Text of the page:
I have a few complaints about zucchini bread and I bet you cannot wait to hear them. I bet you were thinking “I was hoping to hear more complaining today than I usually do.” Or, “Wow, Deb is really going hard on the zucchini content this summer, isn’t she?” It’s all fair — and true. But if you, like me, couldn’t help but notice that a lot of zucchini bread recipes could be better, well, pull up a chair, you’re among friends.
The first thing that I’ve never understood about 90% of zucchini bread recipes out there — including my own earlier one — is why they make two loaves, but two squat ones. Why do we settle for this when we’d rather have one great one? Can’t we decide for our own selves when the time is right to scale it up to two? I like loaf cakes that are filled out and domed; I like craggy, crunchy tops you have to constantly swat hands away from picking off in bark-like flecks, usually failing, but who can really blame anyone.
I’ve never understood why zucchini bread doesn’t have more zucchini in it. Is it because “cake with a few disparate flecks of zucchini in it” is less intimidating? Is it because “cake with a substantial amount of vegetables inside” doesn’t rally the base? My goal was never to replace my salad quota with zucchini bread, but the presence of zucchini actually makes for a better, more tender, cake. We should embrace it.
Some recipes tell you to grate zucchini just to wring it out, which, to me, is a monstrous extra step. This style of cake is called a quickbread; I take the “quick” to heart, and I see no reason to dry out your zucchini when the moisture within it is what makes zucchini bread great. Also, every recipe that tells you to grate “one zucchini” should be cancelled. Zucchini can range from a few ounces to a couple pounds and I doubt any recipe could use both interchangeably.
I like one-bowl cakes. I don’t think anyone making zucchini bread is hoping to get all fancy with it. What if you could just mix it with an electric mixer, no wait, a whisk, no wait, a fork? I want want more fork-mixed cakes. It’s homey food; it should be hurdle-free.
Finally, every single recipe, including my earlier one, lies to you when it fails to tell you that the best time to eat zucchini bread is one day after you make it. While this is true for many cakes, for zucchini bread, the difference is so significant, it should be nonnegotiable. I also think we need to talk about how to wrap it so it’s not compromised in any way when you eat it tomorrow. I hope you’re ready for this: we’re not going to. If you wrap it, you lose the crisp top — why achieve it just to give it up? I have not found the moisture of zucchini bread to be notably compromised by keeping it unwrapped on top, especially not with this recipe. But I do leave it in the pan; this is all the protection it needs.
The result, the one you see here, the one I’ve been tweaking now for two summers and am finally happy enough to share it with you, is my zucchini bread best-in-show, is my zucchini bread mic-drop. It’s clutter-free — you can schmear chocolate or sweetened cream cheese or salted butter on top, where it has the most impact. It’s tall, so crunchy you can rap on it like a loaf of bread, and epic, with two full cups of packed zucchini inside. I hope it’s the last zucchini bread recipe you ever need.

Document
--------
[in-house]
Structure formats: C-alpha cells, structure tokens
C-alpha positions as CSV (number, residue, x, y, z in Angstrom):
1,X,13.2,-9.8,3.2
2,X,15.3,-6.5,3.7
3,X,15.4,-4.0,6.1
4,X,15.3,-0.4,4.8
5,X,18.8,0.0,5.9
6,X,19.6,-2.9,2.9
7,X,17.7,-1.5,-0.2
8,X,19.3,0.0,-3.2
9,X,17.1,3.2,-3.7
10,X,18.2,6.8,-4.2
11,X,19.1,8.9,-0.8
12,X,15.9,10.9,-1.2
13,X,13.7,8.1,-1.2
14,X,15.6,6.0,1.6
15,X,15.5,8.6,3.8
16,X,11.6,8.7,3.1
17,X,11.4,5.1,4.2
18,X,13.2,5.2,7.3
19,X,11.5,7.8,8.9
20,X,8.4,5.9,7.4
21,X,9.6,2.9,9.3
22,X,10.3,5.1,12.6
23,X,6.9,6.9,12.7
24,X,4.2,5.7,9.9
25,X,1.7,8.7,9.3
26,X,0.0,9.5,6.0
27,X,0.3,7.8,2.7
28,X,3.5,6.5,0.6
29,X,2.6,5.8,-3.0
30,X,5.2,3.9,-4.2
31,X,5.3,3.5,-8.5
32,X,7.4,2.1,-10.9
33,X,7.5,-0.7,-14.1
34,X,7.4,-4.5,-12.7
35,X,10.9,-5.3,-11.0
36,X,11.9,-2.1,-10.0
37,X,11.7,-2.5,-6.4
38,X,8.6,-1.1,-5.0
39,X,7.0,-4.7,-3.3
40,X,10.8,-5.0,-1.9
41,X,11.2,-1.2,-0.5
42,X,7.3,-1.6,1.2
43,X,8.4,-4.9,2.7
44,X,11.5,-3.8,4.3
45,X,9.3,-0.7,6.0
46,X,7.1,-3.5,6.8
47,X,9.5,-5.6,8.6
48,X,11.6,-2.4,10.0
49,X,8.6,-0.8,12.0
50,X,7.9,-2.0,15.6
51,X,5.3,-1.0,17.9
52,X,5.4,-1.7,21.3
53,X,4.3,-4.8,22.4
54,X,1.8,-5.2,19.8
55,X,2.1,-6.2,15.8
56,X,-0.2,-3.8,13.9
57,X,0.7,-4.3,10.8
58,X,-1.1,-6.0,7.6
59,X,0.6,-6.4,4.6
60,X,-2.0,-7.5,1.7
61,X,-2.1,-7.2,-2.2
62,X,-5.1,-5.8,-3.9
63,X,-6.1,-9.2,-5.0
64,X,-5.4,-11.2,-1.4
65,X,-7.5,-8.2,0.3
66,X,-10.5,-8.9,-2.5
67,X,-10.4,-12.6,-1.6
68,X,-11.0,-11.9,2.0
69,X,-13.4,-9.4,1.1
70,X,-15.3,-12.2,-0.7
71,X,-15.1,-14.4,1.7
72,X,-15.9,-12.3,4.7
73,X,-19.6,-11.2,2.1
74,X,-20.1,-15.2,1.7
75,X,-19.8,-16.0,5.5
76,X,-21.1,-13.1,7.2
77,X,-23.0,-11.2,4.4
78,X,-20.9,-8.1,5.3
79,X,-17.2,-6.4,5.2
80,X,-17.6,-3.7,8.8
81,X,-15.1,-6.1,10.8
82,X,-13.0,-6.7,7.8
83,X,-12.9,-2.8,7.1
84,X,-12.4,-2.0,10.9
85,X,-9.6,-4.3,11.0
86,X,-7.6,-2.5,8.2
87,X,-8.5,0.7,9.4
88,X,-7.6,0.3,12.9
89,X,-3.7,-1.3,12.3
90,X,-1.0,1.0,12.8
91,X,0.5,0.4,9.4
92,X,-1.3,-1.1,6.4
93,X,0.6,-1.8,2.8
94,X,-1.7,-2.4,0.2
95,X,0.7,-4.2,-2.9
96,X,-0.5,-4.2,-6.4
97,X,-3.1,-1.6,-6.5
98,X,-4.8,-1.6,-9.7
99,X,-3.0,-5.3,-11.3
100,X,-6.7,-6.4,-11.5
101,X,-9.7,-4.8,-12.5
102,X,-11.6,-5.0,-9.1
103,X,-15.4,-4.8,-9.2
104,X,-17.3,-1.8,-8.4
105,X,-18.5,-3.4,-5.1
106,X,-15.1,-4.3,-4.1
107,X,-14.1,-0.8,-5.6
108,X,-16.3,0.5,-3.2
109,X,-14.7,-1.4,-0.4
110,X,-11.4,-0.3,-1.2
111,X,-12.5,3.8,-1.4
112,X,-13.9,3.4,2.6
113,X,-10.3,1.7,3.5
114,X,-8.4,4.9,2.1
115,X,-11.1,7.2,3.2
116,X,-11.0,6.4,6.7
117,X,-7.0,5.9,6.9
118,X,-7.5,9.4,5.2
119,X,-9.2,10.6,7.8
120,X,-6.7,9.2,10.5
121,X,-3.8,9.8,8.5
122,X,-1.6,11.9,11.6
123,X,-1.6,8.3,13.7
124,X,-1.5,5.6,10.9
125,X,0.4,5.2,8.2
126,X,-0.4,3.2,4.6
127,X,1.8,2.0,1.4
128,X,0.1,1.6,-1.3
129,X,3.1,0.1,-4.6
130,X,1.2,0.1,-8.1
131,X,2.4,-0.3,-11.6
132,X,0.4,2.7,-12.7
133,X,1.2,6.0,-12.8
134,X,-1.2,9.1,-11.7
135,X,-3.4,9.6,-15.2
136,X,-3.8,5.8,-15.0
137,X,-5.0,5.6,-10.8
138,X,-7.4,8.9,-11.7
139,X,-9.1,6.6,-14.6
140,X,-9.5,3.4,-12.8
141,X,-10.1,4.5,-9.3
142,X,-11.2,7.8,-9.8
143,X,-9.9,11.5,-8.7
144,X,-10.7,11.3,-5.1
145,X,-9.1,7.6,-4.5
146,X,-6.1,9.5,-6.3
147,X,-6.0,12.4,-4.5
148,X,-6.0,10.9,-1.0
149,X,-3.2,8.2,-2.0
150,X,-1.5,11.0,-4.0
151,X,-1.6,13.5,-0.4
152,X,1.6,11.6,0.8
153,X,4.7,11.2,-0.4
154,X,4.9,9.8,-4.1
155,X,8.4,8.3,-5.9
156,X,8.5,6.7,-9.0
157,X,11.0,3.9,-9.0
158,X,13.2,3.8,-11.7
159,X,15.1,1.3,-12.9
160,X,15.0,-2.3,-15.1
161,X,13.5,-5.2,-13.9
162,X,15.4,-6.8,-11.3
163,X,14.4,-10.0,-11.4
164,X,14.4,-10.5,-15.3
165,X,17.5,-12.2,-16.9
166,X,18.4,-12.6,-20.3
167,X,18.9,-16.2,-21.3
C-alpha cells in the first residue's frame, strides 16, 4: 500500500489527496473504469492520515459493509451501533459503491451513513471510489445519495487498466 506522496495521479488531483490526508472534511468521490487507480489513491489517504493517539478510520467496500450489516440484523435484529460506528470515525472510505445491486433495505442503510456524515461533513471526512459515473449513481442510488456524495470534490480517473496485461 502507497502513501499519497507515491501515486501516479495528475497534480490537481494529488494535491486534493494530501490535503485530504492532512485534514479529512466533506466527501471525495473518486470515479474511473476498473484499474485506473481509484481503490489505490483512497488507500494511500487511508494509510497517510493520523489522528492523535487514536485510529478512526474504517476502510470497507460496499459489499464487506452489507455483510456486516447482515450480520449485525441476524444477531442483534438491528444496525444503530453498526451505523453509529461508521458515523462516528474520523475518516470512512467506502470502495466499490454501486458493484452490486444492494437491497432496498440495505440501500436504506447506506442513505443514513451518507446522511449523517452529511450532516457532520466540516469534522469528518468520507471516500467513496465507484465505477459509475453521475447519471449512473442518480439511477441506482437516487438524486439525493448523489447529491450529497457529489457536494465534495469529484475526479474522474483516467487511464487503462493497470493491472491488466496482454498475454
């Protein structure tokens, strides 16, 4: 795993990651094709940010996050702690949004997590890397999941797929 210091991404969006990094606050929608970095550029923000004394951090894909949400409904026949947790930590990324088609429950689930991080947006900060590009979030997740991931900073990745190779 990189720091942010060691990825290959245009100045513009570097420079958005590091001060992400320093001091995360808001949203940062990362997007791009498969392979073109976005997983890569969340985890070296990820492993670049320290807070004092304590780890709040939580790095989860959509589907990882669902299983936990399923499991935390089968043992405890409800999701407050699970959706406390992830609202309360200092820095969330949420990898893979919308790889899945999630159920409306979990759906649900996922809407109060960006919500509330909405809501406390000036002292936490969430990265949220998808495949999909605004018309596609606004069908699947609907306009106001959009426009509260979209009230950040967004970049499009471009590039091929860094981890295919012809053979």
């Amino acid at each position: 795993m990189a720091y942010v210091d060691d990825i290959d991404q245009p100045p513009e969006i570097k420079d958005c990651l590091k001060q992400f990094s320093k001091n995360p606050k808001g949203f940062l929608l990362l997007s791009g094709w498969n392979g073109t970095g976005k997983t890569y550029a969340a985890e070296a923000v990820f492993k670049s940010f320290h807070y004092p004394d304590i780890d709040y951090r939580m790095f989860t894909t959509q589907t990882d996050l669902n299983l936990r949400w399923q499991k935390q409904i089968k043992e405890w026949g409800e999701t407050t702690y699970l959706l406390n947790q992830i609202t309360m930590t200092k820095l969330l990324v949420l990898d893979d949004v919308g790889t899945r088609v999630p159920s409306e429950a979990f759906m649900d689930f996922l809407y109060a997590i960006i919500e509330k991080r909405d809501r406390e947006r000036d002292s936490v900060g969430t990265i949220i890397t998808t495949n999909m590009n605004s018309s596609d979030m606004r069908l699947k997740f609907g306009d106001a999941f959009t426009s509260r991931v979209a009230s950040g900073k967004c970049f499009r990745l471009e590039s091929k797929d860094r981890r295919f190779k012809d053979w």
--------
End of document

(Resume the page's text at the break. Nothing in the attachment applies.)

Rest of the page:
Elsewhere: In the NYT this week, I talking about meal planning strategies for real life and they sent a photographer over to take pictures of my sous-chefs and I cooking dinner. I’m a little biased, but it was pretty cute.
One year ago: Marbled Raspberry Pound Cake
Two years ago: German Chocolate Cake + A Wedding Cake
Three years ago: Blueberry Bread and Butter Pudding
Four years ago: Takeout-Style Sesame Noodles with Cucumber
Five years ago: Three-Ingredient Summertime Salsa and Blueberry Crumb Cake
Six years ago: Banana Nutella and Salted Pistachio Popsicles
Seven years ago: Zucchini Bread Pancakes and Zucchini, Tomato and Rice Gratin
Eight years ago: Corn Buttermilk and Chive Popovers
Nine years ago: Nectarine Brown Butter Buckle and Sweet and Smoky Oven Spare Ribs
Ten years ago: Peach and Creme Fraiche Pie
Eleven years ago: Asparagus with Chorizo and Croutons and Sour Cherry Slab Pie
Twelve years ago: Herbed Summer Squash and Potato Torte and Garlic Mustard Glazed Skewers
Thirteen years ago: Pearl Couscous with Olives and Roasted Tomatoes
And for the other side of the world:
Six Months Ago: Salted Peanut Tart
1.5 Years Ago: Luxe Butterscotch Pudding
2.5 Years Ago: Pomegranate Grapefruit Paloma and Butterscotch Pie
3.5 Years Ago: Everyday Meatballs and Roasted Yams with Chickpeas and Yogurt
4.5 Years Ago:
Ultimate Zucchini Bread
- 2 cups (13 ounces or 370 grams) grated, packed zucchini, not wrung out, grated on the large holes of a box grater
- 2 large eggs
- 2/3 cup (160 ml) of a neutral oil (I use safflower), olive oil, or melted unsalted butter
- 1/2 cup (95 grams) packed dark brown sugar
- 1/2 cup (100 grams) granulated sugar
- 1 teaspoon vanilla extract
- 1 teaspoon fine sea or table salt
- 1 1/4 teaspoons ground cinnamon
- 1/8 teaspoon ground or freshly grated nutmeg
- 3/4 teaspoon baking soda
- 1/2 teaspoon baking powder
- 2 cups (260 grams) all-purpose flour
- 2 tablespoons (25 grams) raw or turbinado sugar
Let cool completely in the pan. Leave in pan, unwrapped, overnight or 24 hours, until removing (carefully, so not to ruin flaky lid) and serving in slices. Zucchini bread keeps for 4 to 5 days at room temperature. I wrap only the cut end of the cake in foil, and return it to the baking pan, leaving the top exposed so that it stays crunchy.